There has been a growing presence of cryptocurrency and NFTs in sport in recent years.
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Whether that’s collecting unique NFTs – a digital download – or choosing a crypto casino to play from cryptocasinos247.com, it’s clear there is a market for these tokens.
We look at some of the deals in hockey currently.
High profile sponsorships
The NHL has one of the most high profile crypto sponsorships, with the home of the Los Angeles Kings known as the Crypto.com Arena.
They secured naming rights in December 2021, meaning the venue changed from being known as the Staples Centre, in a 20-year deal worth an eye-watering $700m.
The company claims to have more than 10 million customers and employs more than 2,600 people.
The deal made the brand an official cryptocurrency platform partner of the Kings, plus NBA side Los Angeles Lakers.
The same brand has also forged major deals with Montreal Canadiens and the International Ice Hockey Federation.
New Jersey Devils signed up a fans token partner, as they sought to integrate blockchain technology with their fan engagement and monetisation strategies. Fan tokens have been the most obvious way of clubs jumping on the bandwagon.
The first NHL team to accept crypto payments
San Jose Sharks became the first NHL team to accept crypto for payments, enabling fans to purchase season tickets, hospitality and sponsorships.
President Jonathan Becher said: “We’re accepting PayPal, so then by definition, we’re accepting cryptocurrency. Why not embrace it and make it more visible as opposed to just doing it through a third party?”
When launched, they said over time they would look to include single-match tickets, food/drink and merchandise.
Betting using crypto
Betting is a major part of sports these days, and there’s even a way of that intertwining with crypto. There are crypto sportsbooks, that enable you to bet cryptocurrency on NHL markets to grow your wallet, in the same way that you would with regular pounds or dollars.
The most common betting markets in hockey are the straight moneyline, backing who will win a match; handicapping a result to a certain number of goals or the total goals in the match.
Hockey cards and figures have been extremely popular for many years. The presence of NFTs in the market provide a modern way of collecting. An example is Hockey Heroes, which is a release of 3000 unique and rare hockey cards, including 111 legendary ones. They are stored on blockchain and fans are able to buy them. The first season will come up with rare assets, such as golden helmets and sticks.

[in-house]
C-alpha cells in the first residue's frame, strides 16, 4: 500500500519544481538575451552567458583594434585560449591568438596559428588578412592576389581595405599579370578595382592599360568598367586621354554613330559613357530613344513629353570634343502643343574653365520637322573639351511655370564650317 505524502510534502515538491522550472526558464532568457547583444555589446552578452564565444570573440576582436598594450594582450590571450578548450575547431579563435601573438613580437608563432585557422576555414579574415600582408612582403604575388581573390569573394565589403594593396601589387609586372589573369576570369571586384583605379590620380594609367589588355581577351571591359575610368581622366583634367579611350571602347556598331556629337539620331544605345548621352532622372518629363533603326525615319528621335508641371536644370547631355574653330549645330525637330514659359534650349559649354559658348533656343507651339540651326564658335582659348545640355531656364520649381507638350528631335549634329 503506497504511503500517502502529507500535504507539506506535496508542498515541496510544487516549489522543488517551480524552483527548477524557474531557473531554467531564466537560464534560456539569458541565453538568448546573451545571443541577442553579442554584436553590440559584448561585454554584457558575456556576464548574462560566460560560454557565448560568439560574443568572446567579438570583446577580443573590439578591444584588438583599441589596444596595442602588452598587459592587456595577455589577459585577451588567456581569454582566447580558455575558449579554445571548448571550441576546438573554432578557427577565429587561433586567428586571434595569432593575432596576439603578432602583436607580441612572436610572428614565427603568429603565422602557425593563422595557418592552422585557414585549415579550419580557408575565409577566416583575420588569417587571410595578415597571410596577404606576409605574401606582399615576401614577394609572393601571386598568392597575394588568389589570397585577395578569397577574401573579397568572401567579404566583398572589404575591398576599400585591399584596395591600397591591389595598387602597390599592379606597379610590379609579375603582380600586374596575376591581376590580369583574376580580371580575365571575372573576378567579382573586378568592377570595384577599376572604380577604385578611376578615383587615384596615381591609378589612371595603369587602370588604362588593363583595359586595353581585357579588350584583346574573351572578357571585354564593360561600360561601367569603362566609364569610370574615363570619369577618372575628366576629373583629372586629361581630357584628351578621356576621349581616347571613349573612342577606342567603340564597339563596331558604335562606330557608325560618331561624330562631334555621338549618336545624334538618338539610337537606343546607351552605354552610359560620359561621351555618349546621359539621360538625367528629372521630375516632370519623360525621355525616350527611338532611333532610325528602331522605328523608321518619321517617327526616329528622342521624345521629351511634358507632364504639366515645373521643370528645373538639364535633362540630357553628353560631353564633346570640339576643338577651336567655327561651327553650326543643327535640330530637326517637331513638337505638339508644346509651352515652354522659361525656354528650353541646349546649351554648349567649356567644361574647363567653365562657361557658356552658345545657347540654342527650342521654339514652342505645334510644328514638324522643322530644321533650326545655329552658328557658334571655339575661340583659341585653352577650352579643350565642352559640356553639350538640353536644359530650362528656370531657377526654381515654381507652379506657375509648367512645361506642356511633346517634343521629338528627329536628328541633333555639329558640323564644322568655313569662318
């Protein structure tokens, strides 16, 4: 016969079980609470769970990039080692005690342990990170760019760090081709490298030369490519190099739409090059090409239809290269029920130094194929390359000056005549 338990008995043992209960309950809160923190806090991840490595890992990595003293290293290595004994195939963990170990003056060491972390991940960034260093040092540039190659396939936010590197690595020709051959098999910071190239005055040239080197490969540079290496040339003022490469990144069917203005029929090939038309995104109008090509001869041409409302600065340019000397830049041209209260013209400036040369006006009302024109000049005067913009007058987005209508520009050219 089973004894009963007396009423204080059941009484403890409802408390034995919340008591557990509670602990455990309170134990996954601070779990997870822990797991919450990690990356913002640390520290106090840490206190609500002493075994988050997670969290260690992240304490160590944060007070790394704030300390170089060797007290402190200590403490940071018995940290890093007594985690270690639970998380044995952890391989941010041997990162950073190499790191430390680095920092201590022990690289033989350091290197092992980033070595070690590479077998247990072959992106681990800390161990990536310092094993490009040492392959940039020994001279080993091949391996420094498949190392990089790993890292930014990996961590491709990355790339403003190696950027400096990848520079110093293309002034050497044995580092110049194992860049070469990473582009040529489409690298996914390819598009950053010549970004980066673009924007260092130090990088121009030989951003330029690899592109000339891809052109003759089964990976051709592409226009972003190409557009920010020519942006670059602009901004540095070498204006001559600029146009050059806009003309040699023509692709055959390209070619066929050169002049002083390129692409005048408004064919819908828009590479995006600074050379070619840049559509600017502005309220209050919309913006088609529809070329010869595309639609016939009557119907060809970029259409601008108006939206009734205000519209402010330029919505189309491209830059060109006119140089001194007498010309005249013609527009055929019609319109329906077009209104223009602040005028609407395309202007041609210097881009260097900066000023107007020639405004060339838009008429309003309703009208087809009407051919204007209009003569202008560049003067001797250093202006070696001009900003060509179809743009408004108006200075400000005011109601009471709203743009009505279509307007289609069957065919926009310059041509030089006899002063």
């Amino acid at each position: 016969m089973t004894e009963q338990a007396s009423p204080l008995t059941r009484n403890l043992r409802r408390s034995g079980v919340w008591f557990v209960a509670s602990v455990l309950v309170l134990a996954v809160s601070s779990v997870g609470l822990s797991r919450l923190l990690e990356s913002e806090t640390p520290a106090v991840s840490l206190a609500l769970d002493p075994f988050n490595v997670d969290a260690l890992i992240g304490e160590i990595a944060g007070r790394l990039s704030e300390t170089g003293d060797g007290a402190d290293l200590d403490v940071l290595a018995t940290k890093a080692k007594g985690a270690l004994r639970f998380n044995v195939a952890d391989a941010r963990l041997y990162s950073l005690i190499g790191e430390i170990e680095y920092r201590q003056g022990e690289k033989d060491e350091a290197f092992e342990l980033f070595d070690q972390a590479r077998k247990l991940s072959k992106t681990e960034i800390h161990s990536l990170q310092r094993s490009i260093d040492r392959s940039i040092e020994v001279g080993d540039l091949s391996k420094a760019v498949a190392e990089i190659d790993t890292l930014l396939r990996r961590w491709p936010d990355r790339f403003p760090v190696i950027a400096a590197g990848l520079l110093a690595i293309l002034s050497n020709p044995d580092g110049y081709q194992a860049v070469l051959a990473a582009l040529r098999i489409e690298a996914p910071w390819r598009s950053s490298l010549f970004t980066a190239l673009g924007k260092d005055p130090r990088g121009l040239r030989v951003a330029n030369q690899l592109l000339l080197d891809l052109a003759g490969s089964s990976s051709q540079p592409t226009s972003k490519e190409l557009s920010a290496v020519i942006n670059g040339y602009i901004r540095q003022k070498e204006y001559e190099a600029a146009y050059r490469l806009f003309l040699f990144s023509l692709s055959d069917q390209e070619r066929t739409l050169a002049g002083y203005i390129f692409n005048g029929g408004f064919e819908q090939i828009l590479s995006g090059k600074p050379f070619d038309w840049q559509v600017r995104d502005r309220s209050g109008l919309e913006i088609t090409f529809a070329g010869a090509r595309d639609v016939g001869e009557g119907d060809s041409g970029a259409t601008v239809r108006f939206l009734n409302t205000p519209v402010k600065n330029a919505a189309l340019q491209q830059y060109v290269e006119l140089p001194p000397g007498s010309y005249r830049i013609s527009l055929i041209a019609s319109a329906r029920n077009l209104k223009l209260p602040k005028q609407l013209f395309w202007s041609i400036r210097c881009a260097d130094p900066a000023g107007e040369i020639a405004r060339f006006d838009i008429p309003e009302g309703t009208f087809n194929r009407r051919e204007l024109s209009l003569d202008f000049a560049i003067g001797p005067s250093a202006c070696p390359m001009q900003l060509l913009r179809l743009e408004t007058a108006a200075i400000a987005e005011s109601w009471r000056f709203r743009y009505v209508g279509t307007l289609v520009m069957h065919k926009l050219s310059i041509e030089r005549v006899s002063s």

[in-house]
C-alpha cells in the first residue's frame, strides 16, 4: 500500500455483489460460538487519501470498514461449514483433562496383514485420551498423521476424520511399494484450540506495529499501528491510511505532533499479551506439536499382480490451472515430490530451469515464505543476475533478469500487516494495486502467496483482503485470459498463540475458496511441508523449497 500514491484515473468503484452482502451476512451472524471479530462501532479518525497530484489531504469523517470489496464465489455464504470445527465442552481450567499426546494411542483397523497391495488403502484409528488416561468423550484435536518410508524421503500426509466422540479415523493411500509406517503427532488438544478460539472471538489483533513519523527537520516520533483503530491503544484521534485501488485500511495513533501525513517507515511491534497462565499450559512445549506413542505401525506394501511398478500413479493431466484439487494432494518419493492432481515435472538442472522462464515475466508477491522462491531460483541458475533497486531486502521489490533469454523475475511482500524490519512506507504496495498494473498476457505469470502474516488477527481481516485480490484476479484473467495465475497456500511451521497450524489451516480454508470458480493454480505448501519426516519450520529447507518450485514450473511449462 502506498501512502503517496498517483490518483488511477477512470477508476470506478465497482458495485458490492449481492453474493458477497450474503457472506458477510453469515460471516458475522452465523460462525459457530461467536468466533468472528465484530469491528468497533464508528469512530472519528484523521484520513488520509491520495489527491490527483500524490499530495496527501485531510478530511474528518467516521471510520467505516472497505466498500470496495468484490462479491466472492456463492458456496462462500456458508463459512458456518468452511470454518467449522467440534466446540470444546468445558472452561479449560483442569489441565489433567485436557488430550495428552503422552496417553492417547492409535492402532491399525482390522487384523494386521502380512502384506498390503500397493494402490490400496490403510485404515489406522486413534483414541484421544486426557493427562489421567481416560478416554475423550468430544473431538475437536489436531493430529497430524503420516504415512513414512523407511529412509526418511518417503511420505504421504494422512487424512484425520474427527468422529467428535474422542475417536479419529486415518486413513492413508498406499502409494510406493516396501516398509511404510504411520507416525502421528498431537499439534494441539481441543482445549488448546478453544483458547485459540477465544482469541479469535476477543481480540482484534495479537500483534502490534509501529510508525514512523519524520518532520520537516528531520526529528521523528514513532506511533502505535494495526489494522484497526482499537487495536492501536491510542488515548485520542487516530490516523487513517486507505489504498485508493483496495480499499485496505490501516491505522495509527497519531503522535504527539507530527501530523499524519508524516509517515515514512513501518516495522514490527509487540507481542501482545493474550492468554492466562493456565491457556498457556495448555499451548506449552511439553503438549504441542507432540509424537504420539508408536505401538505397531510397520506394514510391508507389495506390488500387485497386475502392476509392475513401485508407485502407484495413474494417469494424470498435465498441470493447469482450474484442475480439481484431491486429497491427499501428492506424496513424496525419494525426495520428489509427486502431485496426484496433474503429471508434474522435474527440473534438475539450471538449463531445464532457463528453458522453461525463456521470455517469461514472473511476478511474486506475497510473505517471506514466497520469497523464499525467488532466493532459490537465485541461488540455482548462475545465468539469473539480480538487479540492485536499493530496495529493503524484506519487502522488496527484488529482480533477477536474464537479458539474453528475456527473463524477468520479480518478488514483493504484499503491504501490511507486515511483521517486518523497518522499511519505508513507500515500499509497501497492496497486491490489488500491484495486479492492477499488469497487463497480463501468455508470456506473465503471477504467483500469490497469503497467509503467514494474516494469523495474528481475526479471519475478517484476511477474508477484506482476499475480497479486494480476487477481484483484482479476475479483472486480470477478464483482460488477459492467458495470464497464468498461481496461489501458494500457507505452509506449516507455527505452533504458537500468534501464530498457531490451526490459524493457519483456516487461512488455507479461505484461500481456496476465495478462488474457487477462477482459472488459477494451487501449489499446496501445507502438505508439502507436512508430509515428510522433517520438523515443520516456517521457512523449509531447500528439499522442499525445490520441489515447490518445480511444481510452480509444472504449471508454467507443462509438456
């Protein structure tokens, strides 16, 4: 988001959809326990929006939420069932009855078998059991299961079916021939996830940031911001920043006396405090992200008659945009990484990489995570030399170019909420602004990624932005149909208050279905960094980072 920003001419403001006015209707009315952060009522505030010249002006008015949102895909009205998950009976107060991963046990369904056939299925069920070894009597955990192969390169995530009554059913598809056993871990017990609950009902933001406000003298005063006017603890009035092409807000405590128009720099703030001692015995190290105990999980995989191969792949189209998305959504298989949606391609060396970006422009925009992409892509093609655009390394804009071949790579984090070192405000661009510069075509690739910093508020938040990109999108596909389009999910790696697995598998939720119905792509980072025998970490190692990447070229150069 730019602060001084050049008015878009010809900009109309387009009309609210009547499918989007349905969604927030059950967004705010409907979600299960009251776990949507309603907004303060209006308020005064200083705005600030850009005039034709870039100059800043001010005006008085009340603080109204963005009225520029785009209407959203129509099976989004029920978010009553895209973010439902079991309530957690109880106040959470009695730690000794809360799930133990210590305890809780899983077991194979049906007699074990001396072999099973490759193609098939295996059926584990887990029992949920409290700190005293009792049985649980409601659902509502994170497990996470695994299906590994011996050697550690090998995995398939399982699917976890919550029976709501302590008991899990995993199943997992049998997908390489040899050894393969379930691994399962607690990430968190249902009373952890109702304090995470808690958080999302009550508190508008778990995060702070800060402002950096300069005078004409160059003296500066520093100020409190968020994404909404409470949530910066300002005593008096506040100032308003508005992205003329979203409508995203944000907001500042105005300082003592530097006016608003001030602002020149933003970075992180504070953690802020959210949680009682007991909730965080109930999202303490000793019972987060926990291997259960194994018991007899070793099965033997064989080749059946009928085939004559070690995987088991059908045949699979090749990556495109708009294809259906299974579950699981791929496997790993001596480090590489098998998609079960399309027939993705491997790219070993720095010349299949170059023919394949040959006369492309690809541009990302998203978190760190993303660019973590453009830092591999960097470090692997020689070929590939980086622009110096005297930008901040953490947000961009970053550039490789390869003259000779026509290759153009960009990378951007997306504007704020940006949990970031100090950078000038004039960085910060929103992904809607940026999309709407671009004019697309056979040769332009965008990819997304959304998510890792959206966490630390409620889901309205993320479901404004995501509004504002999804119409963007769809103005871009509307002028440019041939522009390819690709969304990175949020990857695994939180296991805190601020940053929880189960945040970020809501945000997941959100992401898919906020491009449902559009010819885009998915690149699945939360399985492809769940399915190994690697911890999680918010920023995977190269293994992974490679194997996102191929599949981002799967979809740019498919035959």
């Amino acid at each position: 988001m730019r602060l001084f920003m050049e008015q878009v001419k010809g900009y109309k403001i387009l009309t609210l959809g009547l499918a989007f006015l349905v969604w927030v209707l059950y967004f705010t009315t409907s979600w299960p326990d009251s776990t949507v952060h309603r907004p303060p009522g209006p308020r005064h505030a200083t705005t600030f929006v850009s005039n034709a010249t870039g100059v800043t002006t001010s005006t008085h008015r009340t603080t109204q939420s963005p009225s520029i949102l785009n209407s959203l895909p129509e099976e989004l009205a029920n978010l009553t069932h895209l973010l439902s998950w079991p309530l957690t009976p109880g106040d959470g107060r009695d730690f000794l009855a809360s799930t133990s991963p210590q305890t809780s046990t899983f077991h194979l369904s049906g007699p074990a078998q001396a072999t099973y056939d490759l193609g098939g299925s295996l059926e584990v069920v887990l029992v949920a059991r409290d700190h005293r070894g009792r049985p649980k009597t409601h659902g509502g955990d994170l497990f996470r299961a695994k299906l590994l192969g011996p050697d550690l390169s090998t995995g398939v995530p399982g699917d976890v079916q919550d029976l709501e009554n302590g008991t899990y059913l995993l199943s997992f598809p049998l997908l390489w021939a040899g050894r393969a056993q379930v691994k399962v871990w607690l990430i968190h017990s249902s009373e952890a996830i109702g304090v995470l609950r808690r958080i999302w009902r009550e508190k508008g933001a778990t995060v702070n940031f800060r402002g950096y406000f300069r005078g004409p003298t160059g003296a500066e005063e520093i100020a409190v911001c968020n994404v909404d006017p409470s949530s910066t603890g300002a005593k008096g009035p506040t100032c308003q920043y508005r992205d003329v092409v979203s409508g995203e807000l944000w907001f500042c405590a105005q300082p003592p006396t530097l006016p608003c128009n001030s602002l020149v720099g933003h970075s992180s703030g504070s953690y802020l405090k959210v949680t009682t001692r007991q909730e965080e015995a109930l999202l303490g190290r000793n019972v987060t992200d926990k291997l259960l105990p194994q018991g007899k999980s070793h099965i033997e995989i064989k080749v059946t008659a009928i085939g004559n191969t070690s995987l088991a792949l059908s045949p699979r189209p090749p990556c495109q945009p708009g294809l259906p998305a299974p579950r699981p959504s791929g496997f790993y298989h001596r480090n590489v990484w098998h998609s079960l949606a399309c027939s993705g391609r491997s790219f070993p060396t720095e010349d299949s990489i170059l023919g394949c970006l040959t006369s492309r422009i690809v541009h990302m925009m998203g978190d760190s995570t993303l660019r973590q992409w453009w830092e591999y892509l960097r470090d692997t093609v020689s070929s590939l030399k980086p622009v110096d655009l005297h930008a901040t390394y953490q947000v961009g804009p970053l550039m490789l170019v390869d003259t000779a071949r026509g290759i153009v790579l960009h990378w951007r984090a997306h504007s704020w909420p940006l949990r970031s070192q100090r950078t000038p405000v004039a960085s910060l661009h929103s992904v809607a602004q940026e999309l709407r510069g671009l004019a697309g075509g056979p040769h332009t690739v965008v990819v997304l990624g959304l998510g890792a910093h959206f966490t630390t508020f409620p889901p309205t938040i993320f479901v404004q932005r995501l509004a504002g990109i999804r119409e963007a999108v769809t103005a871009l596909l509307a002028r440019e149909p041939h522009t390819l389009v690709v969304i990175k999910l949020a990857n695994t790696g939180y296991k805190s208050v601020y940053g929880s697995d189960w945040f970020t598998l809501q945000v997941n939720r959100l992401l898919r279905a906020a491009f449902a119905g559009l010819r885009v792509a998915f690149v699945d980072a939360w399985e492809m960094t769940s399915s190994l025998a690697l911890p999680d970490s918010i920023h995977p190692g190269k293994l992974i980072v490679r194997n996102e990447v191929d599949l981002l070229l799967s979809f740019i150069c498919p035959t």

An NFT, which stands for ‘non-fungible token’ is data that sits within a digital ledger and it is unique. Whoever purchases an NFT is the sole owner of that unique piece of ‘art’.
The NHL launched its own official NFT Digital Collectibles Marketplace for the start of the 2022/23 season.
NHL executive vice president of business development and innovation, Dave Lehanski, said: “I think it’s fair to say that this is one of the largest licensing deals we’ve done in league history. So it is very lucrative. And we think that there’s also huge upside going forward.
“Building NFTs and digital collectibles that are really cool, have great design and are scarce and have collectible value is absolutely important, but we’re also thinking about what’s the utility beyond that and about how [digital collectibles] plug into the broader fan experience and what that means for the NHL.”
The official digital collectibles included videos from the current season, as well as archive footage featuring the likes of legends Wayne Gretzky, Sidney Crosby and Mario Lemieux.
One of the biggest NFT collections in the NHL was the LA Kings NFT launched to celebrate their return to the play-offs in 2022.
Making payments to players?
An article in The Hockey News last year asked the question whether crypto could be the future for hockey contracts, citing the difficulties and delays in making international payments, particularly for American players playing in Europe.
The story of former New York Rangers prospect Danny Kristo, who played for multiple teams in Europe, but could only access his Swedish bank account if he turned up in person, is perhaps the best example of this. There’s also the fact that fees can be charged for making withdrawals of money in different currencies.
One idea originating from a cryptocurrency token provider, was that players could use it as an international banking provider to receive payment for playing in an efficient manner.
It’s clear that crypto and other modern currencies are going to evolve over time and become more commonplace within traditional markets. Whether hockey and the NHL in particular, can maximise the commercial opportunities of it remains to be seen.